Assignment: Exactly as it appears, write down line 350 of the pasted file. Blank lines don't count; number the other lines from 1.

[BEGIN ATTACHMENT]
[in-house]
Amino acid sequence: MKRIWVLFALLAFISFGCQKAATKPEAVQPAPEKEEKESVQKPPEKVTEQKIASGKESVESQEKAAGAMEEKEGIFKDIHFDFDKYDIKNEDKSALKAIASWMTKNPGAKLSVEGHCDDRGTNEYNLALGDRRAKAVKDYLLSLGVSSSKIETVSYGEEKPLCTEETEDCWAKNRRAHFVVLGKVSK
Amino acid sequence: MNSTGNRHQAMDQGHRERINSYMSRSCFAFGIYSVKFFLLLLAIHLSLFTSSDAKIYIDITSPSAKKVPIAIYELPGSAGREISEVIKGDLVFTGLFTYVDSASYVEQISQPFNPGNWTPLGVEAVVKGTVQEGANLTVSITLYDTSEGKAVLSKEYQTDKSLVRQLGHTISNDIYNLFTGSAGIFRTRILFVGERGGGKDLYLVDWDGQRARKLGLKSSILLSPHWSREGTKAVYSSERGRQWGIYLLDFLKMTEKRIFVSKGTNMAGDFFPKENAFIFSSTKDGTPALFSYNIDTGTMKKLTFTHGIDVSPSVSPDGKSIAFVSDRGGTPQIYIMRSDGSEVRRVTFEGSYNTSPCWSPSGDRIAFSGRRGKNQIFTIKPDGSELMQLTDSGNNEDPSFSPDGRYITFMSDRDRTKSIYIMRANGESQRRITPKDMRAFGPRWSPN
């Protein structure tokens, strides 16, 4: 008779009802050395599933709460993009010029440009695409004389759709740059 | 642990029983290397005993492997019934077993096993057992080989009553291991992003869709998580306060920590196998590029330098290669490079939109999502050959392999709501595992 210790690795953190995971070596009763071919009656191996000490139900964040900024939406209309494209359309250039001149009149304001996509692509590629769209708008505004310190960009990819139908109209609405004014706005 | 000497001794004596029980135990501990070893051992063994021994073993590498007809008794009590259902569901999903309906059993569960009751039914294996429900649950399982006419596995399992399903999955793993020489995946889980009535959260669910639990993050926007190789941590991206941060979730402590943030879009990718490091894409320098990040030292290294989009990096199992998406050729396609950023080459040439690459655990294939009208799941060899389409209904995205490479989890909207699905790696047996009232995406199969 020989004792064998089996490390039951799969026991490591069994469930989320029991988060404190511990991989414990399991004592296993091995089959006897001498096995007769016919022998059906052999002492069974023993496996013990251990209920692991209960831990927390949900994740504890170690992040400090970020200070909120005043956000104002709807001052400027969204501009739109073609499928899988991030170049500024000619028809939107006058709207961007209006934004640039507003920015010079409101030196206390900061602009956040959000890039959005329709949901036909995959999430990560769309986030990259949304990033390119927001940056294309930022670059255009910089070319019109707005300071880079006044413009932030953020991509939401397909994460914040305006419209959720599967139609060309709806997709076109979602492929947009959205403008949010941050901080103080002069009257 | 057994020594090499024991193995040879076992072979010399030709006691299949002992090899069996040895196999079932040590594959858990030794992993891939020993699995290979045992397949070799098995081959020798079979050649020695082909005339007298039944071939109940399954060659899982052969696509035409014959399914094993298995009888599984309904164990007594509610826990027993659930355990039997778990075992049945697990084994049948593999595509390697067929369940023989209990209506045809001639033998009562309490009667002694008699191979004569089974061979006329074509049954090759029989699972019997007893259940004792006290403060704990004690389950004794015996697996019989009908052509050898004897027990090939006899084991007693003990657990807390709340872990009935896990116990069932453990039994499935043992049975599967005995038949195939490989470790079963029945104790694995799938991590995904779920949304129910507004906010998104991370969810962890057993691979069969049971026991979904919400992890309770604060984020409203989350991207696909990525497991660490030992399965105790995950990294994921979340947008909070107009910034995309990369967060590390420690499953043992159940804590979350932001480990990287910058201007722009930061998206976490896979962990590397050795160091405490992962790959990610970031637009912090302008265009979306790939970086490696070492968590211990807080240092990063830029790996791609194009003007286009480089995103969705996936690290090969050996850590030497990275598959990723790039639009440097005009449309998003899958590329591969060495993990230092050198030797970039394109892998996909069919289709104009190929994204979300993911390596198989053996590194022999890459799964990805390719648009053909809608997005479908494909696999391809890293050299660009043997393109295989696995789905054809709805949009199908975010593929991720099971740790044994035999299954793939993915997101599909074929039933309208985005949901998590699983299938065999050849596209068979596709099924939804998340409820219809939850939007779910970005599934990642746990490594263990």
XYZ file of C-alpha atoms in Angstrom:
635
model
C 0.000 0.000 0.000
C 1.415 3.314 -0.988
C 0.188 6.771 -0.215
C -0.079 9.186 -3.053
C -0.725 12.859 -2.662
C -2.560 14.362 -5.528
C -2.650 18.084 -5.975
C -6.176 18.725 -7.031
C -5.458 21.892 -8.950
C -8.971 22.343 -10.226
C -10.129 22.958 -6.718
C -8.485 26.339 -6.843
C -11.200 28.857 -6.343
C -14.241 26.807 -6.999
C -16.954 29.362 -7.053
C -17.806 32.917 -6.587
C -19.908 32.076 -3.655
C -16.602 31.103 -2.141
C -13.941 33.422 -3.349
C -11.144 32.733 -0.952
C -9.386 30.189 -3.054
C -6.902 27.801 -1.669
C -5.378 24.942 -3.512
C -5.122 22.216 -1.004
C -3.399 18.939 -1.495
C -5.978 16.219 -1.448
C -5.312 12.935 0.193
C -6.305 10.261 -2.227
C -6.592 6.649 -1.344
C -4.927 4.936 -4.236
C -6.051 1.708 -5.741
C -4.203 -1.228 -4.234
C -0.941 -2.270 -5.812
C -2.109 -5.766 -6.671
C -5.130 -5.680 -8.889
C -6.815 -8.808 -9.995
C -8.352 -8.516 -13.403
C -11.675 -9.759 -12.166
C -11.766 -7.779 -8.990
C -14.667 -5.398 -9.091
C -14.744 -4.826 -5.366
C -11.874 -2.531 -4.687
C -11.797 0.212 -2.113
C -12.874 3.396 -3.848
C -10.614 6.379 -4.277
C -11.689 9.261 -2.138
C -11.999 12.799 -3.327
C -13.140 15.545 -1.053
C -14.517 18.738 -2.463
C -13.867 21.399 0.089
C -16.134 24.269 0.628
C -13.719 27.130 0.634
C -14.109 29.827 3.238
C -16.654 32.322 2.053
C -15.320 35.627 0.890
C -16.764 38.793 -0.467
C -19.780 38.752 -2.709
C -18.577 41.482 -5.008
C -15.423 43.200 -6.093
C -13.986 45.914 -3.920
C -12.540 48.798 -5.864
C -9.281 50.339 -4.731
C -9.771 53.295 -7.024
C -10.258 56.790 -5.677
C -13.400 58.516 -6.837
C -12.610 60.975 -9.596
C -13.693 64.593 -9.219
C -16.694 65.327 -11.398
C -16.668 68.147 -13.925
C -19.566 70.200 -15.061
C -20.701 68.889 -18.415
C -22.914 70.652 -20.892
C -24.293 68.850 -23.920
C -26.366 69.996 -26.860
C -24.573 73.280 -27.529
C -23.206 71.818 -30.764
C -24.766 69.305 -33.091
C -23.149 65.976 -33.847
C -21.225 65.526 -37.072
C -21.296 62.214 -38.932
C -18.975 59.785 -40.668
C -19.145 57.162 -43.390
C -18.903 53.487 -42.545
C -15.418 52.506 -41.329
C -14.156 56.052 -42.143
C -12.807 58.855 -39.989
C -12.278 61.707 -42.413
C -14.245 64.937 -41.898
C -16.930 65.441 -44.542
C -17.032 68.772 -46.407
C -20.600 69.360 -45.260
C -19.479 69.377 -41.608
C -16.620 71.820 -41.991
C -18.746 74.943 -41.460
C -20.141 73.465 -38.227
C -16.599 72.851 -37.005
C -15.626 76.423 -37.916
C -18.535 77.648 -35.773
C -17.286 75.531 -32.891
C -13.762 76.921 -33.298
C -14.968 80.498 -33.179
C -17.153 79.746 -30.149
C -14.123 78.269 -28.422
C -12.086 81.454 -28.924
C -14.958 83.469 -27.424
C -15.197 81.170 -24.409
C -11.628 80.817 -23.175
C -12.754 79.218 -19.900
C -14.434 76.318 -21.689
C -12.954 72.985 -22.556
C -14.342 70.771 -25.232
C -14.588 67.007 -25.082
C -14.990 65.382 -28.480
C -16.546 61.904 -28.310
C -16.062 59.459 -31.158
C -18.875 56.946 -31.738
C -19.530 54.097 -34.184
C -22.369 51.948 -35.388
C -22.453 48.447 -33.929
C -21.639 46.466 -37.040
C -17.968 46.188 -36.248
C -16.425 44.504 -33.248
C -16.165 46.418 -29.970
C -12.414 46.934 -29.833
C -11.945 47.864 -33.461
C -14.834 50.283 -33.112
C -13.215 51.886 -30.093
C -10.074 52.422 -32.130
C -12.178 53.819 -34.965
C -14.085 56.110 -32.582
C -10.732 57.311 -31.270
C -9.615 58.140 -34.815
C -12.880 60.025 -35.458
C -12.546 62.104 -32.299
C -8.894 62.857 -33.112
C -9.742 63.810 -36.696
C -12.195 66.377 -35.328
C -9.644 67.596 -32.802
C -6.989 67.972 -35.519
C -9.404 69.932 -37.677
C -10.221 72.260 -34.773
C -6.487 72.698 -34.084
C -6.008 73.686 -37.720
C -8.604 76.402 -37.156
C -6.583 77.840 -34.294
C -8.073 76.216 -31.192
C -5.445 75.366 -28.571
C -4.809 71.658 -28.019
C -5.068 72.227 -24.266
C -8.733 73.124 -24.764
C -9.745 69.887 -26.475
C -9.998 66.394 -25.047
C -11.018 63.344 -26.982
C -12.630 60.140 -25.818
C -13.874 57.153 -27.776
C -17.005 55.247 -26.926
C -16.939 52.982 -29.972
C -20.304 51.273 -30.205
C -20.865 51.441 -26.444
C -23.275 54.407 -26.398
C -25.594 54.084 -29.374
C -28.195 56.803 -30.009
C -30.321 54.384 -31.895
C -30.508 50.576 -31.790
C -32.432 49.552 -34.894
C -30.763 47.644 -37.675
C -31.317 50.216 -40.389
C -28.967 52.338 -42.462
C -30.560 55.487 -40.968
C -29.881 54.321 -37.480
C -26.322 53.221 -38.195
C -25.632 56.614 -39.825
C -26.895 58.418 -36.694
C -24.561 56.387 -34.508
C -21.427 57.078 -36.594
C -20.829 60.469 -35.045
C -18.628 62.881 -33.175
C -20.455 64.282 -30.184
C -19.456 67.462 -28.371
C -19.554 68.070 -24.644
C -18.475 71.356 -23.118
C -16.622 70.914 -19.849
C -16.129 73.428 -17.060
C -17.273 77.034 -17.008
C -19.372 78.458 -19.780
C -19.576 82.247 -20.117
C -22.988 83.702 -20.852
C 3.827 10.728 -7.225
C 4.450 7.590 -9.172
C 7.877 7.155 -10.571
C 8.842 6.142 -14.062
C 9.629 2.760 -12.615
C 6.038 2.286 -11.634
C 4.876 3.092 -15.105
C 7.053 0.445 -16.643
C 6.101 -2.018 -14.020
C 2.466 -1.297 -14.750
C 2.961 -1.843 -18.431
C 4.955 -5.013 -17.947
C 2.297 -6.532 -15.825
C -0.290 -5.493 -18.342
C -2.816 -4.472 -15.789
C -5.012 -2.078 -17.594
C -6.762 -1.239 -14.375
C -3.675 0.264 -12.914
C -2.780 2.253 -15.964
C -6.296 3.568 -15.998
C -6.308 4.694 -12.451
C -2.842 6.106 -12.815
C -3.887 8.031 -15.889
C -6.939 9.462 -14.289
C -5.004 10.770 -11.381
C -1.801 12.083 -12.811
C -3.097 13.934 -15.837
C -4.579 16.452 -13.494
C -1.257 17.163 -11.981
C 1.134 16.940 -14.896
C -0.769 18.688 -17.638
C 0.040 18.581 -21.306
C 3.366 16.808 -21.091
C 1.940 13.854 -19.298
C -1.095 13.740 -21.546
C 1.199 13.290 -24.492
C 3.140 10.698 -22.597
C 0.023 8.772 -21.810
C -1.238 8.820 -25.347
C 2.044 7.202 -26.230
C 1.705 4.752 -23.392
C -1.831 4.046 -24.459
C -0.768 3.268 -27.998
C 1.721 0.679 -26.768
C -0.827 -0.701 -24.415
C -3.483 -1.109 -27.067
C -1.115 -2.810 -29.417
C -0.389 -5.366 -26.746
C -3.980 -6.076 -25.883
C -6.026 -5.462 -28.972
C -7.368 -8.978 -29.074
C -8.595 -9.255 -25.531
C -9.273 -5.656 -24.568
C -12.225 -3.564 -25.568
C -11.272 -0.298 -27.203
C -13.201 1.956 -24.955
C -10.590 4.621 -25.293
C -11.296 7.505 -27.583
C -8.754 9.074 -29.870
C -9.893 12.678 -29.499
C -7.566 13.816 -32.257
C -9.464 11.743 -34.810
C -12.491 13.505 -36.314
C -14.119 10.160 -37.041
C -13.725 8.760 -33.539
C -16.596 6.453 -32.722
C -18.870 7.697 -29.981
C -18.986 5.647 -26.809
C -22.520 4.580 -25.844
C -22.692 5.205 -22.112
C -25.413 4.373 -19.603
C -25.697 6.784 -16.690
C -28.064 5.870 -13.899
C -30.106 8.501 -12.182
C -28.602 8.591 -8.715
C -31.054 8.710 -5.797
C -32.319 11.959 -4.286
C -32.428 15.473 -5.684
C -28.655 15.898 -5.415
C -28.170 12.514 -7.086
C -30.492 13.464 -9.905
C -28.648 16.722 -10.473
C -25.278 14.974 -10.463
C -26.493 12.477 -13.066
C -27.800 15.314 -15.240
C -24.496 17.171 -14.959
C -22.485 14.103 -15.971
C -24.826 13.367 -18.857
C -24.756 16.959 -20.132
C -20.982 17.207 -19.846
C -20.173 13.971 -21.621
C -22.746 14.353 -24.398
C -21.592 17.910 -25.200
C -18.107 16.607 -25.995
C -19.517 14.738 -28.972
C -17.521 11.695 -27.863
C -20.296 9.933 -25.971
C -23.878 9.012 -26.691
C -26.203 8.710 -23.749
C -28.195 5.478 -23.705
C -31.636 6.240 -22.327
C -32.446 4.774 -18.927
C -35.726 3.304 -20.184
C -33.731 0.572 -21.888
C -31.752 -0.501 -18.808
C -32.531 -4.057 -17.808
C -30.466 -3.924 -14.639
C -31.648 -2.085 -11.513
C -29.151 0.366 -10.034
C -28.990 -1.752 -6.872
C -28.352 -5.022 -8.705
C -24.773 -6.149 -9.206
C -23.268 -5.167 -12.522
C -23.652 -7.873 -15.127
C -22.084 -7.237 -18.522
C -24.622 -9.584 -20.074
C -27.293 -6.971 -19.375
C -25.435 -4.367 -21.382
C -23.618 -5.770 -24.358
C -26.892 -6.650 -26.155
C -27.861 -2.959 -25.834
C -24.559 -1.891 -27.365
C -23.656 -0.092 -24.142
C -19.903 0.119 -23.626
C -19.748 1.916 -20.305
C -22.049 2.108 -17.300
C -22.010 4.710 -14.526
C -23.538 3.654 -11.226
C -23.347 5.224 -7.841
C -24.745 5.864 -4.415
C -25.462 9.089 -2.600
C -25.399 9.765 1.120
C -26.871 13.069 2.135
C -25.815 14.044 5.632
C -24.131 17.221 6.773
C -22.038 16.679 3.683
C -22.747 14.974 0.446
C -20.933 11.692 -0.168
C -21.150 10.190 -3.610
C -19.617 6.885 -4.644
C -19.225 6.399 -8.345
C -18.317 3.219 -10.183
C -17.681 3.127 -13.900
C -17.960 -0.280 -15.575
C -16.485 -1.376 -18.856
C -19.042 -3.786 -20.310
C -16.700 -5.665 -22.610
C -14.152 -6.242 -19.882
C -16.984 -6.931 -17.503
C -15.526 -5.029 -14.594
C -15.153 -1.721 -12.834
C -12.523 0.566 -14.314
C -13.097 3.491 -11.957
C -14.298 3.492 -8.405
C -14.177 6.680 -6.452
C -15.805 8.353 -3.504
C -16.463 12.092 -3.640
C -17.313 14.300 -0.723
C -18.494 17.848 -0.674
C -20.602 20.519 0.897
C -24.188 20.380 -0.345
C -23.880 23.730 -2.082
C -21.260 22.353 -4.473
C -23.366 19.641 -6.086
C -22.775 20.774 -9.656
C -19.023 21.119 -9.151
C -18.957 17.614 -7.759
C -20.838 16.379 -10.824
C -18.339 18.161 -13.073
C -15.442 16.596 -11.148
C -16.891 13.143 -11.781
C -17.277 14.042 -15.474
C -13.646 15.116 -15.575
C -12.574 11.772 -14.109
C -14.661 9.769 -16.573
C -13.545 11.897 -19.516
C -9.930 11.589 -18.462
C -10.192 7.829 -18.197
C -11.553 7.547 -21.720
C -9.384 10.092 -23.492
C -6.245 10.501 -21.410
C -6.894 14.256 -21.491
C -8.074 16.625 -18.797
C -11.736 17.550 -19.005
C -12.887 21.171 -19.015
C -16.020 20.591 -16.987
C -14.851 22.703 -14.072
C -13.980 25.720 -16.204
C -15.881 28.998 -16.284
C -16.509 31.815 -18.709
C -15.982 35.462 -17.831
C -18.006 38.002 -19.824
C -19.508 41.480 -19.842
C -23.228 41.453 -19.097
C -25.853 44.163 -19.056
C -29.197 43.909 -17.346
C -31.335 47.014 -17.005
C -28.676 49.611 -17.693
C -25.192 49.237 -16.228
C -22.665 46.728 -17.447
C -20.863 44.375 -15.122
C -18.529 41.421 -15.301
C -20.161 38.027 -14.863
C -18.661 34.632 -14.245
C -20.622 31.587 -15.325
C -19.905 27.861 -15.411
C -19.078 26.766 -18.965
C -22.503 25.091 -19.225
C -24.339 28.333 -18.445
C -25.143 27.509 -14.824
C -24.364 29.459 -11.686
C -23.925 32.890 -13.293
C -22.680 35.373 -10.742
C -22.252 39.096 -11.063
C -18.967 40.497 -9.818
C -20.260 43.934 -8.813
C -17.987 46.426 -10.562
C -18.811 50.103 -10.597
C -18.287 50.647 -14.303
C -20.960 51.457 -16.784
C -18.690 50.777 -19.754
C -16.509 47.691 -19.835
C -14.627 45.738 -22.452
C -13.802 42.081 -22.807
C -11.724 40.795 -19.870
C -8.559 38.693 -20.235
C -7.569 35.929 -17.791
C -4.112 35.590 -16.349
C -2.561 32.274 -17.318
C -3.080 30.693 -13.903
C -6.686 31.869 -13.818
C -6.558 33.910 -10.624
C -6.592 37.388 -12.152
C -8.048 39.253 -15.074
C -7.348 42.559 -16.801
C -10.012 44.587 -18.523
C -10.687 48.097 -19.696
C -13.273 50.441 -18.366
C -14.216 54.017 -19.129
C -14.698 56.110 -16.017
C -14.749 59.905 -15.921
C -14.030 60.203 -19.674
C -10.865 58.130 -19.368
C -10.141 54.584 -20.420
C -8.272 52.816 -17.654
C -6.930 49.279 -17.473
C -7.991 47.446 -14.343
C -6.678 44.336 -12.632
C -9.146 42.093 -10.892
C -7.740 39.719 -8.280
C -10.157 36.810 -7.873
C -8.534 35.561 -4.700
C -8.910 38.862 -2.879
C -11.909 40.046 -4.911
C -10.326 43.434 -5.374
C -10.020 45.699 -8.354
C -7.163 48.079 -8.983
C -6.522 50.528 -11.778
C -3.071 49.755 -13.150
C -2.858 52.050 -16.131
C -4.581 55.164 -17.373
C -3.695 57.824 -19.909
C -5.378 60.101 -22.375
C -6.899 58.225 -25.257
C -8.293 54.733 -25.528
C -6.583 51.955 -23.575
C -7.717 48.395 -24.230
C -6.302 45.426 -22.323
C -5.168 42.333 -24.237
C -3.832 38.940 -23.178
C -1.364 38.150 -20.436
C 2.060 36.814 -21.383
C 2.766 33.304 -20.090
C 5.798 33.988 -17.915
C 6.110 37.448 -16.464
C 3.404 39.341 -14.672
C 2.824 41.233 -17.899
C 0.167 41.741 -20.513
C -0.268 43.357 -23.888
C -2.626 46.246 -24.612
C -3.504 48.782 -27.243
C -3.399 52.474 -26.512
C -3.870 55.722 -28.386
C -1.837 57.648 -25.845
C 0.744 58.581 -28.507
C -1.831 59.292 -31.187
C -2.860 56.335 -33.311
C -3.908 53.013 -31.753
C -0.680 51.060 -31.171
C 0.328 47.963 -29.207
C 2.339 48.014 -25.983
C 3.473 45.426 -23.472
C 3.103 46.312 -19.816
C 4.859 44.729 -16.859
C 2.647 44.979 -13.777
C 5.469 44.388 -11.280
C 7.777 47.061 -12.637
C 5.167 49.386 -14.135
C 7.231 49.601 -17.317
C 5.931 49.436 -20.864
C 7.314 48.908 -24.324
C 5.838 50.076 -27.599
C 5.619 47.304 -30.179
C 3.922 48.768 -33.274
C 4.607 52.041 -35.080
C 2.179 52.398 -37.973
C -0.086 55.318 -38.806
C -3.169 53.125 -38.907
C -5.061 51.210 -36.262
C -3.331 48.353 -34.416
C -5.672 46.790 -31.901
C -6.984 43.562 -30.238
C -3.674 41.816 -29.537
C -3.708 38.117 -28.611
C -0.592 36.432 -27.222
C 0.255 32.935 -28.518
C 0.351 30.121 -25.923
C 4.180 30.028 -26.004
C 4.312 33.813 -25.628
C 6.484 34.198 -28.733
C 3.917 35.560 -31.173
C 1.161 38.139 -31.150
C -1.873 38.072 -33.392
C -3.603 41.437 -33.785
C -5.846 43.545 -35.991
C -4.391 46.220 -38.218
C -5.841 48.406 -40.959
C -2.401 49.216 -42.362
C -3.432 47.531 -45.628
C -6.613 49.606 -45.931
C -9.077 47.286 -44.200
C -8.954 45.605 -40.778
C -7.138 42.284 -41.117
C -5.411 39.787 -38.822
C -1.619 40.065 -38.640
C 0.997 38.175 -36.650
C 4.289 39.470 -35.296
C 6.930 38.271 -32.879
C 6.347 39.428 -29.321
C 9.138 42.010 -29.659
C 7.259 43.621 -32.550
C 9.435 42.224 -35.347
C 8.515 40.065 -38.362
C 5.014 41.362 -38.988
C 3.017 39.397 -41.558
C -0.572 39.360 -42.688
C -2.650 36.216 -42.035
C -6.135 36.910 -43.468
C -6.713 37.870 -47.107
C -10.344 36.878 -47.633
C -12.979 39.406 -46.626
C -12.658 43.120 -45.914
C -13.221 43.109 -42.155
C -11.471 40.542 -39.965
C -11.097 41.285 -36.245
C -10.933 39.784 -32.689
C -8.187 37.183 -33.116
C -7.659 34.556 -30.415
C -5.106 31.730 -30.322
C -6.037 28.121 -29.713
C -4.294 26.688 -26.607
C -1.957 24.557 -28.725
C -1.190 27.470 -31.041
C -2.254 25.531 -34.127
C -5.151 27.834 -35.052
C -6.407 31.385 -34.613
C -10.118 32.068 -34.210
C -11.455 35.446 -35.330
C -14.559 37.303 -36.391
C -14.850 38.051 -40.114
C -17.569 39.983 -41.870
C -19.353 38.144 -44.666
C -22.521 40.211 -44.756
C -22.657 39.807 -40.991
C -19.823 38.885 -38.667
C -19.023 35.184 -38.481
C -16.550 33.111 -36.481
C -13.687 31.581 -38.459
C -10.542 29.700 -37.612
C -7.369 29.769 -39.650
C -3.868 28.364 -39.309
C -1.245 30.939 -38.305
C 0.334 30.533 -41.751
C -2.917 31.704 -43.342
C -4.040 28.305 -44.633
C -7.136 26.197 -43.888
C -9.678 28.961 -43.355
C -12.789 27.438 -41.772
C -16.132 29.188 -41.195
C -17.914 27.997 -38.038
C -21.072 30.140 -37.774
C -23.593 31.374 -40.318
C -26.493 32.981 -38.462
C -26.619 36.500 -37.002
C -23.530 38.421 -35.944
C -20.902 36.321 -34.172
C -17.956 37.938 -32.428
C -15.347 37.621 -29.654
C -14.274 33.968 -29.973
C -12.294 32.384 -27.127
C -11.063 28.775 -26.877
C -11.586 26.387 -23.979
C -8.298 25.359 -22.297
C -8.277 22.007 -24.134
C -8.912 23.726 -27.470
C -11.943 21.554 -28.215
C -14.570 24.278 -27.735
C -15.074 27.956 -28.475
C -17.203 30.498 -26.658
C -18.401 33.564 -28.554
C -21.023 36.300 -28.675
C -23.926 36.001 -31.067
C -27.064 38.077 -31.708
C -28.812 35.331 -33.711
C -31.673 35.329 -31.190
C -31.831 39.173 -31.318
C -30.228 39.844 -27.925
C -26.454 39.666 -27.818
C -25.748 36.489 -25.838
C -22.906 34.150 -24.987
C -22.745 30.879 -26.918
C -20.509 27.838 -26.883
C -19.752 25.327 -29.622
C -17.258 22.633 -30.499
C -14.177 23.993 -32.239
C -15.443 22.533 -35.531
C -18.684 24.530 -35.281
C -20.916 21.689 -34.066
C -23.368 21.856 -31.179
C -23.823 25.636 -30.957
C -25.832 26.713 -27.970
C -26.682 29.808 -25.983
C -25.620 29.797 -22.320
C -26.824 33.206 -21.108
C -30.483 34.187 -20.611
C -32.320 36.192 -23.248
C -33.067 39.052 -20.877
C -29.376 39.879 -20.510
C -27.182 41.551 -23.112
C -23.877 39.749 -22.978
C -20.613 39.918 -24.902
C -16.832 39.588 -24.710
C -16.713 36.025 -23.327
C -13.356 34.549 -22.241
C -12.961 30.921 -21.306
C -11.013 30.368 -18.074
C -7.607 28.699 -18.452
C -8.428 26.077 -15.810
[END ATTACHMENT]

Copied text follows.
C -15.805 8.353 -3.504